If there is an inner lion in us all, as Rose-Innes seems to suggest, her prose – weaving between muscular and lyrical – is well-equipped to capture what this might feel like. – Lara Feigel, 5-star review in The Telegraph
- First published by Umuzi (Penguin Random House S.A), Green Lion was shortlisted for the 2016 Sunday Times Barry Ronge Fiction Prize.
- The novel was published in the UK in 2017 by Aardvark Bureau; a French edition (L’Homme au Lion) came out in 2016 from Editions Zoe.
- Read an extract here.
Of course, you’re never expecting the lion, are you? Like something coming up in the rear-view mirror. Much closer than it appears.
When a lion at a breeding park mauls an old school friend of his, Con must step in as the keeper of Sekhmet, the last remaining black-maned lioness in the world. In a Cape Town where fences keep people and wildlife apart, park officials and investors fret about their flagship big-cat project. And while Con grows steadily more bonded to his enigmatic charge, a cult of animal lovers with obscure alchemical aims seek to claim her as their own. When she escapes, Sekhmet engulfs the city’s imagination, stirring up rumours of terror and magic. In Con’s quest to track her down, he must enter the wilderness of a cordoned-off Table Mountain – and his own dark history.
Between frenzy and savagery, the great South African city is at the heart of the new novel … Of a rare magnetism, new proof that Henrietta Rose-Innes is today one of the most exciting South African authors. And that it is urgent to translate the rest of her work. – Gladys Marivat, Le Monde
Rose-Innes has written another extraordinary novel, lyrical, deftly plotted, and as full of life as the Ark. In the Cape Town of her imagination, a place both utterly strange and eerily familiar, wildness is always pressing up against the fence. The ‘animal’, she suggests, is not just out there but in here, shaping what we do and say, embedded in language itself like a stubborn gene. – Ivan Vladislavic
The Green Lion sees humanity’s longing for the wildness of animals as a desire for what remains most alien in our rational selves. Catching the animal heart in all of us, Rose-Innes imagines a world where ferocity itself is pushed to the brink of extinction. Poignant and unsentimental, this is an urgent story of quiet, lurking terror. – Patrick Flanery
Rose-Innes has been a spectacular writer since her first novel, Shark’s Egg, and each of her subsequent works has been a finely wrought delight. She delivers again in Green Lion with startling and satisfying results. – Jennifer Crocker, Cape Times
Remarkable … One of Rose-Innes’s most vital achievements as a novelist is to have … found other – beguilingly other – ways of writing the complex ecologies of which we form part … Pulsing behind it all is a something deeply sorrowful: a work of mourning for both the human losses within the book but also the life forms that are vanishing from the earth beyond … Green Lion reads as a local requiem for this global story. – Hedley Twidle, Sunday Times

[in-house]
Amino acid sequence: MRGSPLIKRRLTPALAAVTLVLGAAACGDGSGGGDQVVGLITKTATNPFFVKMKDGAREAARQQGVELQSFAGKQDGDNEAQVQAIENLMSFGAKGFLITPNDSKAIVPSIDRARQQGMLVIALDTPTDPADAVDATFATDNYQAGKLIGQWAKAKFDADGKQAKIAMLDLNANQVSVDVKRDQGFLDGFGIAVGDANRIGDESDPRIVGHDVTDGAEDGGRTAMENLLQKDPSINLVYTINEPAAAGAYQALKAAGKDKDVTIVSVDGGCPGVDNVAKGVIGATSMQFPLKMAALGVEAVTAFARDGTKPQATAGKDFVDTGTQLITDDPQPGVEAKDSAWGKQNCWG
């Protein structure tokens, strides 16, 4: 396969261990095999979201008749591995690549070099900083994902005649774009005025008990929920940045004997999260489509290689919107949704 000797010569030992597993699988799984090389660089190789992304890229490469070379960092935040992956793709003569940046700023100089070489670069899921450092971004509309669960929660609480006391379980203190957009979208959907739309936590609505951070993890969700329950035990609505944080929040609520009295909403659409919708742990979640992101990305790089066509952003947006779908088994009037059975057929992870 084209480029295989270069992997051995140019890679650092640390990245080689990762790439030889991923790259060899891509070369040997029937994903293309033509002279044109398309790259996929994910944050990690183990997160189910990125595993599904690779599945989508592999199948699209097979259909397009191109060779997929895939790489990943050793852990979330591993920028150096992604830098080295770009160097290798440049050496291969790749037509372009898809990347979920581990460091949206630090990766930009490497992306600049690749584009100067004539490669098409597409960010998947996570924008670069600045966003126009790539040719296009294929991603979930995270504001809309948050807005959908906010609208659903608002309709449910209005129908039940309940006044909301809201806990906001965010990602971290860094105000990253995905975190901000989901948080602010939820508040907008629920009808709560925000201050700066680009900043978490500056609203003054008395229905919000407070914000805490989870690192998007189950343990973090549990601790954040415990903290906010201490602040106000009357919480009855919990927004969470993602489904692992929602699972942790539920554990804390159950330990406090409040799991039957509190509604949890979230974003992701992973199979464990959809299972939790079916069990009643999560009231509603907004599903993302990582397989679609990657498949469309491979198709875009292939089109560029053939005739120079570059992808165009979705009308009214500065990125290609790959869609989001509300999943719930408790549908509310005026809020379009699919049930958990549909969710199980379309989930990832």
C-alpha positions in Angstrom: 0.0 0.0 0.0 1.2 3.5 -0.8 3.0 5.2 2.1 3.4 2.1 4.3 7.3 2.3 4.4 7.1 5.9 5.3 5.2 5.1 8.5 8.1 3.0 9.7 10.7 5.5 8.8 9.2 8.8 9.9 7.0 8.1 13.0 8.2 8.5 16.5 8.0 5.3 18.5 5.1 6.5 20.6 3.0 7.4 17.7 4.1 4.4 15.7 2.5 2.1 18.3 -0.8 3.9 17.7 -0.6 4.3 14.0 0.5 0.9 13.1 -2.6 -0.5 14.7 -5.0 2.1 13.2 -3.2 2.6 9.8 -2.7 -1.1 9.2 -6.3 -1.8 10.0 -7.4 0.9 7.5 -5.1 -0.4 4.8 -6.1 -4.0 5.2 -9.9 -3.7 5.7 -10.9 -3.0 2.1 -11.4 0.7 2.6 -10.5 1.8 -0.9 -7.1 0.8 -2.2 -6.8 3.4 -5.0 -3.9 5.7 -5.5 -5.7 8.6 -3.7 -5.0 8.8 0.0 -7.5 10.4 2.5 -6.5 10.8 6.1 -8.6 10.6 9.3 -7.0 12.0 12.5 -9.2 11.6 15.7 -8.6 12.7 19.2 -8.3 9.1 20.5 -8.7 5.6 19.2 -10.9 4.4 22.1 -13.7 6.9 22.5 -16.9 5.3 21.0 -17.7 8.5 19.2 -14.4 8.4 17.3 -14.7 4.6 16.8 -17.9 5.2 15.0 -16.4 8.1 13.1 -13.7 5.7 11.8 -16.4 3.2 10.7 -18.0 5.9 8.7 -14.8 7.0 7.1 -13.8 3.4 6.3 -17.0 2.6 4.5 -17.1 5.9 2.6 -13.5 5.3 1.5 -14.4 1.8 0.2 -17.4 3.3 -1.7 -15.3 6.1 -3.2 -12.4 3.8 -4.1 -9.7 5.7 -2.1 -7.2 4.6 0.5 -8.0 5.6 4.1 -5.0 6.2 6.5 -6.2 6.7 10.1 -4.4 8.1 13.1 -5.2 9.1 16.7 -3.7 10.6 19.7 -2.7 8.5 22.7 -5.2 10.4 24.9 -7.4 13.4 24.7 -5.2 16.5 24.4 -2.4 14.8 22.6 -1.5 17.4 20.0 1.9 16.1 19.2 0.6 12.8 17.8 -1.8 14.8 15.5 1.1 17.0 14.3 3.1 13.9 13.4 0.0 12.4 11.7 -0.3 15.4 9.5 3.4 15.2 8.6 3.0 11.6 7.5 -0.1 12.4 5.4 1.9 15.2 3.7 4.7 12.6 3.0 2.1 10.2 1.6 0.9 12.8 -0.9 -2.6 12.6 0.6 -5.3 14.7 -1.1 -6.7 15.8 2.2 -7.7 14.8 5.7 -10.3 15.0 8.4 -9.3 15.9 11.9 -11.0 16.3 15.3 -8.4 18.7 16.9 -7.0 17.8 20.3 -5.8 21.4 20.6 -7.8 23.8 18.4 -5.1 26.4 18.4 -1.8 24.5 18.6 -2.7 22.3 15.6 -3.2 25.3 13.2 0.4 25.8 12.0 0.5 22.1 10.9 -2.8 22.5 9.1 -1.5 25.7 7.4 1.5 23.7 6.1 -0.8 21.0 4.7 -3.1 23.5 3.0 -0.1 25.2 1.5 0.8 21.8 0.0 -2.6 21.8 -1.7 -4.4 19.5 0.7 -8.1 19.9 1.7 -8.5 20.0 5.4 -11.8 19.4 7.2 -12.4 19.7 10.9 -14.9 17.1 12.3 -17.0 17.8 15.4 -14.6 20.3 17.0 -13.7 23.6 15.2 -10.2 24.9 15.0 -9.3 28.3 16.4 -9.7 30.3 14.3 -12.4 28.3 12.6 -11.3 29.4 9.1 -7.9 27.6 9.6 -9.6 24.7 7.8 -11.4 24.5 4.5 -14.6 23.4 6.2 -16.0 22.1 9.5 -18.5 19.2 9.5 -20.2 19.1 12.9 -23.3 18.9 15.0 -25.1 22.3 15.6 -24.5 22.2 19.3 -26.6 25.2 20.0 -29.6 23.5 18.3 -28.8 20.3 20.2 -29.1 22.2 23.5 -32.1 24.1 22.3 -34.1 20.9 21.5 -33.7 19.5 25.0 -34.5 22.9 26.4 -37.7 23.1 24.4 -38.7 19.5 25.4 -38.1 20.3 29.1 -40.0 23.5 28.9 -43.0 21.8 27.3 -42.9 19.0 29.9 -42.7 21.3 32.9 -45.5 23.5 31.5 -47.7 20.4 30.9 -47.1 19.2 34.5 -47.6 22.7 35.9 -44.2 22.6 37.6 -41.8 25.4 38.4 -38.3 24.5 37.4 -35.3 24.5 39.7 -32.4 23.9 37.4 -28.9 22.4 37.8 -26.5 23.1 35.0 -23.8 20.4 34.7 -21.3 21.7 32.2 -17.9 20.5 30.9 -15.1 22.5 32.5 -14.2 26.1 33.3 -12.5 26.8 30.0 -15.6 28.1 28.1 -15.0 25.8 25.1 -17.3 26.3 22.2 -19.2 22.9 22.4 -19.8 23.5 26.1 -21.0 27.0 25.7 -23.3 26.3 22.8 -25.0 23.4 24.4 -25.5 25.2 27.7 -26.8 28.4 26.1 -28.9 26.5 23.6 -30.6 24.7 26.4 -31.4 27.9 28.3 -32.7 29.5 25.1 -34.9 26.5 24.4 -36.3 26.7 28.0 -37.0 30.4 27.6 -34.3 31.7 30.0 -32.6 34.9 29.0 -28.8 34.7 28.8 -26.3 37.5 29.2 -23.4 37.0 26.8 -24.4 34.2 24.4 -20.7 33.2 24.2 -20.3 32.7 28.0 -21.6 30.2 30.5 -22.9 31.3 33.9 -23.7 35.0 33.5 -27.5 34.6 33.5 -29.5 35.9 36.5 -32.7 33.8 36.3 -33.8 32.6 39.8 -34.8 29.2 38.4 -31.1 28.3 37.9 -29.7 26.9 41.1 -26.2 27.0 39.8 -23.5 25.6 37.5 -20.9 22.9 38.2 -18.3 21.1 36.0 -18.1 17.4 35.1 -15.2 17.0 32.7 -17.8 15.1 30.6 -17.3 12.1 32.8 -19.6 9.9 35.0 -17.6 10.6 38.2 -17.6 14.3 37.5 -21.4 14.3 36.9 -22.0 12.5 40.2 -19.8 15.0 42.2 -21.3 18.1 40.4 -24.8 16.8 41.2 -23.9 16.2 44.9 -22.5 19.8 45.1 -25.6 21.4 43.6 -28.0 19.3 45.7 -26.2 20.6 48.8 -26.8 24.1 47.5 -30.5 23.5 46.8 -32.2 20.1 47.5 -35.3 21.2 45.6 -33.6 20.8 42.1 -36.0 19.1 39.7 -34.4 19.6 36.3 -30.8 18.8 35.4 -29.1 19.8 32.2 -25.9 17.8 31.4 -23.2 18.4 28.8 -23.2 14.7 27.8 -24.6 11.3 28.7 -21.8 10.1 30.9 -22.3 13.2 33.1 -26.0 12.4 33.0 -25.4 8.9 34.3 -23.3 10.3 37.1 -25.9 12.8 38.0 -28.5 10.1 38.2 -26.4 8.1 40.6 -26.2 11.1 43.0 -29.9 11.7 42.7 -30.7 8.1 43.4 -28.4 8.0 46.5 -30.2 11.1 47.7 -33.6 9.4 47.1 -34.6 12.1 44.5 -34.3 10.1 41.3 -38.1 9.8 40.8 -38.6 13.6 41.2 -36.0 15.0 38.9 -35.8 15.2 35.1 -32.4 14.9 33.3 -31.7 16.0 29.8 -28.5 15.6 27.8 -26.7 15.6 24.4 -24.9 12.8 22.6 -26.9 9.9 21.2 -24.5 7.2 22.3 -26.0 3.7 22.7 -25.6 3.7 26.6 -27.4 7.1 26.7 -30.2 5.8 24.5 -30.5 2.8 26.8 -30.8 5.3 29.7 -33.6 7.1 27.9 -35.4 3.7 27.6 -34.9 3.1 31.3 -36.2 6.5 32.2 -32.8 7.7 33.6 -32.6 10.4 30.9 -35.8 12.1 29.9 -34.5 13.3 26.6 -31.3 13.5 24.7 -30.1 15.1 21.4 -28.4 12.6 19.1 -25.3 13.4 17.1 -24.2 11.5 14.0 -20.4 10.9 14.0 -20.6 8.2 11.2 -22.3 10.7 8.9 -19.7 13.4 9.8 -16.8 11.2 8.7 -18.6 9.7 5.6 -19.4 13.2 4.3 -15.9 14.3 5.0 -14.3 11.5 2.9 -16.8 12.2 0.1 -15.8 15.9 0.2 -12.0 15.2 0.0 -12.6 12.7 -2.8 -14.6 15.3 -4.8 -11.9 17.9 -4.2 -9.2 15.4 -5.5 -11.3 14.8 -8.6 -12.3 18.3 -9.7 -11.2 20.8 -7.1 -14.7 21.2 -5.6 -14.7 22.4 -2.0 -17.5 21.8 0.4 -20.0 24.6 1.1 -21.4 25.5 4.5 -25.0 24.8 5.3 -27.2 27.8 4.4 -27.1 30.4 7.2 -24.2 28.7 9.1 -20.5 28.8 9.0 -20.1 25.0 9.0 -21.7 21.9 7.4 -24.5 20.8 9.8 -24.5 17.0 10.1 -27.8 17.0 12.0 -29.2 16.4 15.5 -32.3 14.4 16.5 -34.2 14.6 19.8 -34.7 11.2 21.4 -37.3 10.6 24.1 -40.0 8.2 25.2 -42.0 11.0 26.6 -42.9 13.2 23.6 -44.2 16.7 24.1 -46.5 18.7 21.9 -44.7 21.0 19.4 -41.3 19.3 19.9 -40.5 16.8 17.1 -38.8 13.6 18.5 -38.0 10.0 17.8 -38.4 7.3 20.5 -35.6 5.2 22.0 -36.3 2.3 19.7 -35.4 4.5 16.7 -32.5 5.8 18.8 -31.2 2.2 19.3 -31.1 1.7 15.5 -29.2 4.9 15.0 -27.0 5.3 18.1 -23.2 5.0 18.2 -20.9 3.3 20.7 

The grand spectacle of extinction plays out in the fierce and compassionate fourth novel from Henrietta Rose-Innes … It’s the ability of Rose-Innes to plot a narrative with textured characters – with emotions, smells, stubborn streaks – that will keep you turning the pages … Memory and loss are at the centre of this immaculately conceived book that is as grand as it is personal, and more of a roar than a purr. – Charl Blignaut, City Press
It is the mortal coil that enfolds all of us which Rose-Innes conveys with breathtakingly incisive and evocative prose … It is the strange mix of violence and tenderness which gives Rose-Innes’s novel its great power … Green Lion is the author’s finest novel to date … Amid the deluge of forgettable stories caught up in a history of trauma, crime, dystopia, revenge, liberation, gratuitous misery and facile levity, Rose-Innes’s Green Lion stands as a solitary and shadowy work of genius. – Ashraf Jamal, Business Day
I was reading the novel with a view of the mountainside and I looked up from the page with a quiet thrill of pleasure. Just the thought of Sekhmet on the loose reanimates the mountain, retrieves it from something domesticated and familiar and restores to the landscape its wildness and strangeness. Her uneasy, unseen nearness haunts the prose, making you follow the lines of writing as though tiptoeing up a narrow track following the faint indent of paw prints, glancing over your shoulder and wiping sweat from your eyes. – Darrel Bristow-Bovey, Timeslive
This brilliant novel explores the animal instinct in human nature, the battle between chaos and order and the effects of the past on the present with writing so powerful it informs all your senses – you’ll smell, hear and feel Table Mountain. An intense, thought-provoking book you won’t be able to put down. – Willem Moller, YOU
The characters’ longing for a deep connection with another being echoes a human desperation to preserve nature , but also to touch something bigger than themselves … Green Lion is a lovely book. – Louise Ferreira, Die Burger
See more on the publisher’s website.